Thursday, 22 May 2014

Cooking classes in Seoul, South Korea


I attended a private cooking lesson while I was in Seoul at the Food & Culture Academy.

The school is located 800m from the Gyeongbokgung subway station. The directions on the website are very clear apart from the very end... I found the cafe and apparently the building is "right there". It's not... it's a few doors down and around the corner. I had left myself plenty of time so even with backtracking and trying to find the entrance, I was still 15 minutes early.


This is the entrance you should look for
There is a sign on the door but it's hard to miss when the door is open
 The website has a schedule and a menu but unlike other schools, the schedule doesn't have timetabled classes. Instead it tells you when an English language cooking class is available and when a class delivered in Japanese is available. You fill out a web form requesting your desired time and the dishes you'd like to learn to make. The menu list is very comprehensive and after much deliberation, I selected Cabbage Kimchi and Yukgaejang (a spicy beef soup).

As I was doing the class alone, I had an extra fee of 10,000W (approx $10AUD).  The total cost was 85,000W (approx $85) which is amazing value for a cooking class but crazy cheap for a private one-on-one class!

My lesson started with Jae but 2 minutes in, Jae spoke with Ellie and left. Apparently she was feeling unwell. (Thankfully I didn't get sick, as she had done quite a bit of the food prep for my dishes).
Ellie was delightful. A Curtin University alumni who had studied in Perth during the 90s. Upon returning to Korea, she found herself in a Marketing and PR role for a hotel. Much of her work was with restaurant and chef promotion which she really enjoyed. She then went to culinary school and now (and for the past 10 years) has worked at the F&C Academy teaching, consulting and food styling.

Yukgaejang (spicy beef soup)
This soup is rarely found in restaurants in Korea but can be found in many homes. The dish is usually made using beef brisket but the recipe has been adapted for the purpose of the class and to make it a quick and easy dish for home cooking.

The ingredients

Spices, chilli, oil, garlic




The finished product

It was a really simple dish to make with ingredients that you would be able to find at your Asian or Korean supermarket.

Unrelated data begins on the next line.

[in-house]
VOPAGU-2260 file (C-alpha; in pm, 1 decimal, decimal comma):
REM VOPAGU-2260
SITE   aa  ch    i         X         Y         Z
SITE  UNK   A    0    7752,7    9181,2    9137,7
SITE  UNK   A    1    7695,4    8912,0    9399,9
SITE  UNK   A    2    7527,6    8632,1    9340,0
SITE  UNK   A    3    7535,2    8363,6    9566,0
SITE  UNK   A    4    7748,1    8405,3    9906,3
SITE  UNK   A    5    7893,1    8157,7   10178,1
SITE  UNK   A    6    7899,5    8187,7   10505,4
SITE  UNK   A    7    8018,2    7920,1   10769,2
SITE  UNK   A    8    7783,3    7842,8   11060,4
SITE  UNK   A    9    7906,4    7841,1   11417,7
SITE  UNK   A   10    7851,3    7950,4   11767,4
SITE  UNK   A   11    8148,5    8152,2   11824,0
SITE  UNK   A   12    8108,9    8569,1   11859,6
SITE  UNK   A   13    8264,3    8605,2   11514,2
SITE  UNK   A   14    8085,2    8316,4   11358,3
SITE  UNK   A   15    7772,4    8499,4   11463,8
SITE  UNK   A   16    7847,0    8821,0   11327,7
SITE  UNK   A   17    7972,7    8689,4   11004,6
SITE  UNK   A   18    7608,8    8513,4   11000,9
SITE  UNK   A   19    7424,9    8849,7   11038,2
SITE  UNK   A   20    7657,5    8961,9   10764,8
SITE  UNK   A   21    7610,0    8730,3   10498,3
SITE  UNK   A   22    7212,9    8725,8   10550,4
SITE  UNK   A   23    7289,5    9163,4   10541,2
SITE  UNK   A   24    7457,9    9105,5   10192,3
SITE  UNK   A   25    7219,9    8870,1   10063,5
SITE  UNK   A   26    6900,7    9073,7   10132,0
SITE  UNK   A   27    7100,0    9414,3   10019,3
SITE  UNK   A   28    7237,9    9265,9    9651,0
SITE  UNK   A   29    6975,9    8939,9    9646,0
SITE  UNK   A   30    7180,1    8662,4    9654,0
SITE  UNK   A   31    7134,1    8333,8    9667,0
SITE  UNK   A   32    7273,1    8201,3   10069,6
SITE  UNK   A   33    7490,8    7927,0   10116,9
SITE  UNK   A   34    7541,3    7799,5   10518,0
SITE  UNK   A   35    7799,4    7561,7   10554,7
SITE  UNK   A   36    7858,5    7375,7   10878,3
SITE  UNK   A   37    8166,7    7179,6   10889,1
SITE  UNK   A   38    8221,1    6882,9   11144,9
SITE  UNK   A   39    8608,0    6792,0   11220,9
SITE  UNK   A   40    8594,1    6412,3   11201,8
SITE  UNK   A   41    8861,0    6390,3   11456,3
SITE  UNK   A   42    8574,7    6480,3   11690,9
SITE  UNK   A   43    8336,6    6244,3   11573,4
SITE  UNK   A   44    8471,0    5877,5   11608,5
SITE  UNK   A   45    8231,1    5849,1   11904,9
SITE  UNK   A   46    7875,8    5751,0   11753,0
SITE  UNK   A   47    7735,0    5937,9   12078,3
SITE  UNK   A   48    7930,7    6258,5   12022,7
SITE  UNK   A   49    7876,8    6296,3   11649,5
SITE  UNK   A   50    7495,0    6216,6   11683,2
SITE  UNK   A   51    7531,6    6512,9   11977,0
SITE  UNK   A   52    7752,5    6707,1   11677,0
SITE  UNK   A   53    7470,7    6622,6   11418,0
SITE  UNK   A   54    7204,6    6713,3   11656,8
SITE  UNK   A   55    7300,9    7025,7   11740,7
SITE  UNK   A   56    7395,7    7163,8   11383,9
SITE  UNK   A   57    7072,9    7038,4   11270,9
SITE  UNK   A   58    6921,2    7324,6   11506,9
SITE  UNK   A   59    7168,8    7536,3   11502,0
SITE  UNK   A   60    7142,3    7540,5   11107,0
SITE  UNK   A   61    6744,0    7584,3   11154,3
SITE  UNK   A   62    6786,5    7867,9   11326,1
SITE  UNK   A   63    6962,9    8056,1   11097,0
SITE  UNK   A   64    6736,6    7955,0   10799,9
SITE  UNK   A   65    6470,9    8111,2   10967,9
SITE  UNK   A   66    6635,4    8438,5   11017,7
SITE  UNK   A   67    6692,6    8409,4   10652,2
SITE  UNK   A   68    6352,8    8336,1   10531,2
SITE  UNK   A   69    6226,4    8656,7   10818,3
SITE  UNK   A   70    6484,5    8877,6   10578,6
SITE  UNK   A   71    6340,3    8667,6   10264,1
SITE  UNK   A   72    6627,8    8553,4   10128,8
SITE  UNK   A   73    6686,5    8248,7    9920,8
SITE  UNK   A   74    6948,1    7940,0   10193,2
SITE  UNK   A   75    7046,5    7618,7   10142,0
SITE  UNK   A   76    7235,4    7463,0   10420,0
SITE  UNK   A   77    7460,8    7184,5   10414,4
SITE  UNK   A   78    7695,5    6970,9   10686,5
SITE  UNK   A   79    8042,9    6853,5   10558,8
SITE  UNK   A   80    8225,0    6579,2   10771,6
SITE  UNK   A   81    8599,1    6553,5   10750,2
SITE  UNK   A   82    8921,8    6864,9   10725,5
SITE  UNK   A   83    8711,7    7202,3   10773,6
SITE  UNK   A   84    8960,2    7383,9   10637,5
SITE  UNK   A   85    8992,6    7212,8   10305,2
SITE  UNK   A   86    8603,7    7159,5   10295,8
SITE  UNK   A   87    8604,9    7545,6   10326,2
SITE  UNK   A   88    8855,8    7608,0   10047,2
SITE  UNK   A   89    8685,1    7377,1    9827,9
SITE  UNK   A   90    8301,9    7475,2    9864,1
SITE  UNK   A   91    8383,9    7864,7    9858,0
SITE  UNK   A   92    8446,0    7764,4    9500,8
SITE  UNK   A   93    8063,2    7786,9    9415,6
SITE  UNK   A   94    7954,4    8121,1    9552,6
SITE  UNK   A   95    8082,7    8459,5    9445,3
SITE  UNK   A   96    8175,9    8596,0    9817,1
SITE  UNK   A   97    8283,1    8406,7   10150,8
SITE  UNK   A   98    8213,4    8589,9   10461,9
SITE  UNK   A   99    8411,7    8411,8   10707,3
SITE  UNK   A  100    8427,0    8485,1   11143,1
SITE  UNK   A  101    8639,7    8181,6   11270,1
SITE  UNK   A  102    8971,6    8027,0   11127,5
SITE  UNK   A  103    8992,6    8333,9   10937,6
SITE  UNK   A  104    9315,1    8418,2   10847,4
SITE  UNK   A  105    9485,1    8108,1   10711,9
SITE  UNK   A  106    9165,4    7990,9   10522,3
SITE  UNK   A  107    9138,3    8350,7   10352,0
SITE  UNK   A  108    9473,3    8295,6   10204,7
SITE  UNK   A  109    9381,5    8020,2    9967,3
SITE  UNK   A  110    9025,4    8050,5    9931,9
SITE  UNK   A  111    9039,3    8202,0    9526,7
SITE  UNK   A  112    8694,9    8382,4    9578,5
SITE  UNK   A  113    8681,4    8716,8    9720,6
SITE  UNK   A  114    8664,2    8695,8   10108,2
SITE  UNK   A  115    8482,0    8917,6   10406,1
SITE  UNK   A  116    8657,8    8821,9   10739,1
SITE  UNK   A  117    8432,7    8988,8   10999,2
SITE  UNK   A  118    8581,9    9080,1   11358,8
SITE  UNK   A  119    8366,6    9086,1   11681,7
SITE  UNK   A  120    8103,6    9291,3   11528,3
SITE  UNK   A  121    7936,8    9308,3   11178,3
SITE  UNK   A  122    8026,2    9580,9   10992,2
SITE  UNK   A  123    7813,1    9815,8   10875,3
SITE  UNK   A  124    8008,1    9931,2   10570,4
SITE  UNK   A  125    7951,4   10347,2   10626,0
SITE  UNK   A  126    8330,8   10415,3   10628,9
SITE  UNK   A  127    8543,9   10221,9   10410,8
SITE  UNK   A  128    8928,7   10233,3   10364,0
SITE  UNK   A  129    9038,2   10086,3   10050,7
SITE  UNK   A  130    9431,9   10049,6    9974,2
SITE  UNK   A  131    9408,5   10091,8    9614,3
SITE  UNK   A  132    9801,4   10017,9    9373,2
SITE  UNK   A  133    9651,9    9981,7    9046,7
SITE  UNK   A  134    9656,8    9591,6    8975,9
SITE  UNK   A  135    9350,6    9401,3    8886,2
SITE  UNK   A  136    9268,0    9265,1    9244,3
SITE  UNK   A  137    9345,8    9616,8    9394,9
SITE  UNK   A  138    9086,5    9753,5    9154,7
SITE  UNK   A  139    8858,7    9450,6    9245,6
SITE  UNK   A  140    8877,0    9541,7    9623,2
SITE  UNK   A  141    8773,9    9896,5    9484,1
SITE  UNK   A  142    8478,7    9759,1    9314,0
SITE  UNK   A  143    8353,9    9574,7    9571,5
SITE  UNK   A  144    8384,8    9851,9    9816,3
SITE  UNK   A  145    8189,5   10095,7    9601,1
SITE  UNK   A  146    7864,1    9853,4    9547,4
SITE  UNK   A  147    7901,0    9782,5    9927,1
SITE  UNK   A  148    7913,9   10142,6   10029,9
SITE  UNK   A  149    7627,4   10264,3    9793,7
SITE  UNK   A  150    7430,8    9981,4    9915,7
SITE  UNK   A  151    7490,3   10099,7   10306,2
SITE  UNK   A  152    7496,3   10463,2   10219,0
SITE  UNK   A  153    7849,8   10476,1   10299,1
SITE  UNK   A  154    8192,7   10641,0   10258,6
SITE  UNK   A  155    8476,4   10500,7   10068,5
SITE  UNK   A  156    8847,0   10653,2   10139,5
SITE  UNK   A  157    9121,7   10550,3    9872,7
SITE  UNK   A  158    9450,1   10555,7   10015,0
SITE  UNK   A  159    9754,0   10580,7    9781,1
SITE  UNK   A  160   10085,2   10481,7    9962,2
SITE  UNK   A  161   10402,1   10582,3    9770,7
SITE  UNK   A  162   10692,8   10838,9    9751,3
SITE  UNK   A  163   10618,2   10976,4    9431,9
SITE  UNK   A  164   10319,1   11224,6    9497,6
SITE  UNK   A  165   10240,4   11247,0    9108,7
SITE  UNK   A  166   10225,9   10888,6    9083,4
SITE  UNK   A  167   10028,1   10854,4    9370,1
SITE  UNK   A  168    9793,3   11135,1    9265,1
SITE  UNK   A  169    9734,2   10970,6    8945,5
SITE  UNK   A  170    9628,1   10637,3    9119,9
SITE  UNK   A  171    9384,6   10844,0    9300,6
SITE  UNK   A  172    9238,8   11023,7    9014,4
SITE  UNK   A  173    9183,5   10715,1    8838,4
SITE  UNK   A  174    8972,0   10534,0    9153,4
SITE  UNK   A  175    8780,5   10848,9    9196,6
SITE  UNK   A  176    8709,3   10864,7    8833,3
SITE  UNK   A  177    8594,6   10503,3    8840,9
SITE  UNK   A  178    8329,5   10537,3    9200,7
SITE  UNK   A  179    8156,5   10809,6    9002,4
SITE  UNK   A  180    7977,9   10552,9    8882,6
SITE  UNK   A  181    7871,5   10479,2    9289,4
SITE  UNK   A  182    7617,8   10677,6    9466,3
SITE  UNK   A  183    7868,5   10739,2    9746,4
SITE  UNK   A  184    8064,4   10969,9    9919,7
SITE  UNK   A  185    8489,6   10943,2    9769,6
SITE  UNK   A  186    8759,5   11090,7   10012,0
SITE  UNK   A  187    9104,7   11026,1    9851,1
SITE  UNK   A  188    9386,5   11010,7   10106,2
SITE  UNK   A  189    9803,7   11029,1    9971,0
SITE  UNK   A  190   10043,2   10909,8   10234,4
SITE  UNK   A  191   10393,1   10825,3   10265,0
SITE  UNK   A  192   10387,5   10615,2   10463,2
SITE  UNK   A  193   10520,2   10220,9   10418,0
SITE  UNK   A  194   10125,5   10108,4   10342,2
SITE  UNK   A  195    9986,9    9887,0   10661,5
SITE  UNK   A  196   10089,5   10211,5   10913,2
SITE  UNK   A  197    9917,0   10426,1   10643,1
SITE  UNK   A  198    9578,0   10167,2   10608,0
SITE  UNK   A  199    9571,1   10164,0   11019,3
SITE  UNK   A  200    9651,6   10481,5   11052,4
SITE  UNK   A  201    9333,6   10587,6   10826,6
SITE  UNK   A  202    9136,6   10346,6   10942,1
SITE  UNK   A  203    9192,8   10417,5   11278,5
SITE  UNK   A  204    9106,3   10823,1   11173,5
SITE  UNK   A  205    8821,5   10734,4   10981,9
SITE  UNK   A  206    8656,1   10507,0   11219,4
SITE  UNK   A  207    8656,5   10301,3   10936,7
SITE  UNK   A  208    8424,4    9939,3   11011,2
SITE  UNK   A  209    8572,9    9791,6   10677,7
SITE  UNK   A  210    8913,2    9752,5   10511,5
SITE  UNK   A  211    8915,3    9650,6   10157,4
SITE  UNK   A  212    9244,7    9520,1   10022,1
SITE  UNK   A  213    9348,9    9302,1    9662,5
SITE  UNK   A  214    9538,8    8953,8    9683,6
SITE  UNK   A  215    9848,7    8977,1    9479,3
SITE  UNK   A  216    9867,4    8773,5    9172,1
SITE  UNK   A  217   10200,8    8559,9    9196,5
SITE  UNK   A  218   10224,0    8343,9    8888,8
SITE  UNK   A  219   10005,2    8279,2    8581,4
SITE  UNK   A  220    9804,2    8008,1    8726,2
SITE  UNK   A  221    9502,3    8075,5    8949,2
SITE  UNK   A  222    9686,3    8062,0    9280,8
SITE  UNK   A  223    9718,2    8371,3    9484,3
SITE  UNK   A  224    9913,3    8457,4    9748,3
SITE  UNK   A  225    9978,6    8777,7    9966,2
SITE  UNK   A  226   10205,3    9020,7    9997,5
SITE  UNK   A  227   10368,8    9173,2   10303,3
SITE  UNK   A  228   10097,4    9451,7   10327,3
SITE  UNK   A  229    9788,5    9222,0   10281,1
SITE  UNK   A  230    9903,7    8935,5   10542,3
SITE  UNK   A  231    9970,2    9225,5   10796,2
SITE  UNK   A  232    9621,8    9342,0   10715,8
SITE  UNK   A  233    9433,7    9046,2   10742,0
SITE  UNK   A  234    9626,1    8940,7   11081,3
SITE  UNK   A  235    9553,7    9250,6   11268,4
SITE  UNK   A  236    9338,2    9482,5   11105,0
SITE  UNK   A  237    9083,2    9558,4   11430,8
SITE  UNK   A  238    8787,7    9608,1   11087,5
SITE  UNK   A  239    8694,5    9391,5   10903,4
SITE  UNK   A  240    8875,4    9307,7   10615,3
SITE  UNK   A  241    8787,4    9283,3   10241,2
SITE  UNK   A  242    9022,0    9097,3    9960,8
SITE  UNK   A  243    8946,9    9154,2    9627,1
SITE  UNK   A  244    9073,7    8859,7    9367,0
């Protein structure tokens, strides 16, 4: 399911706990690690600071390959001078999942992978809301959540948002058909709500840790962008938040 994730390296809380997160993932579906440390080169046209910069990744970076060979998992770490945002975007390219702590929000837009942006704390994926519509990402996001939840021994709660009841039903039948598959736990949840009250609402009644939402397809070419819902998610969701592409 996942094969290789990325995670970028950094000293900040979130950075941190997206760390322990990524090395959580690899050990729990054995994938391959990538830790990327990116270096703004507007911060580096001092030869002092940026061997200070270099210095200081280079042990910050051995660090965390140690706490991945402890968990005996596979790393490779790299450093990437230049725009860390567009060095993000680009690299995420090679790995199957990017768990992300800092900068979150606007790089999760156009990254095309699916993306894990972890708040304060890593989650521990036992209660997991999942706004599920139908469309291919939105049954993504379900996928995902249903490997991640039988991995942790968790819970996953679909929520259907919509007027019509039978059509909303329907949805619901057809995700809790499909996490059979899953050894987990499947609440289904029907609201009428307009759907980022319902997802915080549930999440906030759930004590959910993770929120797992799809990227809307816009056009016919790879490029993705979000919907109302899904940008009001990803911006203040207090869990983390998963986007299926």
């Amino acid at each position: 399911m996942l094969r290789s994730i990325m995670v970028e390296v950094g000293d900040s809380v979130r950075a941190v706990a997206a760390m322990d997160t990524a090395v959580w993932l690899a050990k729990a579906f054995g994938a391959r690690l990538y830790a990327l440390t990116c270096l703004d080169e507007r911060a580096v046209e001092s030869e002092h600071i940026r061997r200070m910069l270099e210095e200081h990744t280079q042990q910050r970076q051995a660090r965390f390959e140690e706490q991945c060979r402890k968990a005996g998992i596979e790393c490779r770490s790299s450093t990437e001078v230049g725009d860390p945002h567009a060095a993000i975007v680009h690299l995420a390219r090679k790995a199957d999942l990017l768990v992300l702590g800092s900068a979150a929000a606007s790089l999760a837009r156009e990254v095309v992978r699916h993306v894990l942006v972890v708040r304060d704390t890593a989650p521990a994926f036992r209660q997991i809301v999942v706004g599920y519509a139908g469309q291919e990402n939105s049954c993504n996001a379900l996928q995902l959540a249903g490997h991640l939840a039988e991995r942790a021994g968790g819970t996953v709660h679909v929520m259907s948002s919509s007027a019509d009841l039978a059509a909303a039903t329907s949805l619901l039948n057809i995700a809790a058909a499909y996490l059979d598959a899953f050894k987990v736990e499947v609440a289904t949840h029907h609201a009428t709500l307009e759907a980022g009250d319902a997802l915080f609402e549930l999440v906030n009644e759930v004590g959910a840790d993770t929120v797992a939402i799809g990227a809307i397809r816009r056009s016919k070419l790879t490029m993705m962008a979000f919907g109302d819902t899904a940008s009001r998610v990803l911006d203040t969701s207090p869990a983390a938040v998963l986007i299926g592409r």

Kimchi

In traditional times, there were over 200 varieties of kimchi. These days there are around 30. Kimchi varies throughout Korea because of climate. Kimchi along the coast, in areas like Busan is much spicier and salty;  while kimchi in North Korea is white and quite bland in comparison to the red kimchi most people would be familiar with.
Cucumber kimchi and cabbage kimchi
Kimchi making is a two step process.

Firstly, the cabbage must be soaked in salt water for a day (or overnight). It is then thoroughly washed and salted (again) and the kimchi marinade is added.

After it has been folded, it is stored in an air tight container at room temperature for a day or two (depending on the weather) and then put in the fridge. As kimchi matures, it gets a sour taste. Sour kimchi is best used for dished like Kimchi Jeggae and Kimchi Fried Rice.

My kimchi
The final product

After the cooking was over, I got to eat the meal I'd prepared while my kimchi was vacuum sealed for me to be able to take home. I was also presented with a certificate and the recipes that I had made. Ellie also gave me the recipe for the delicious cucumber kimchi.


The cooking class was a really fun way to spend a few hours in Seoul and although it's quite far from many of the tourist hotel areas like Itaewon, Gangnam and Hongdae - it is walking distance to tourist spots like the Blue House (where the President lives), Gyeongbokgung Palace and Insadong.

After the class, I walked through Gyeongbokgung Palace and then walked around Insadong before meeting friends at the Jogyesa Temple to see the lanterns for the Lotus Lantern Festival.

Gyeongbokgung Palace

 



 The streets of Insadong 






 Lotus Lantern Festival at Jogyesa Temple in Insadong

 





Traditional tea house in Insadong 





Later that night at the Lotus Lantern Festival at Jogyesa Temple in Insadong

 




3 comments:

  1. Great post and such gorgeous pics Pia! Xxx

    ReplyDelete
    Replies
    1. Thanks Martine! Was such an enjoyable day! One of my favourites :)

      Ps -
      Just realised that my editing hadn't saved so have done a quick blitz and fixed the glaring ones. Sorry if it was weird to decipher.

      Delete
  2. I am very pleased to read your post! I also had such a great time cooking with you, Pia!! Gamsahamnida!!! :)

    ReplyDelete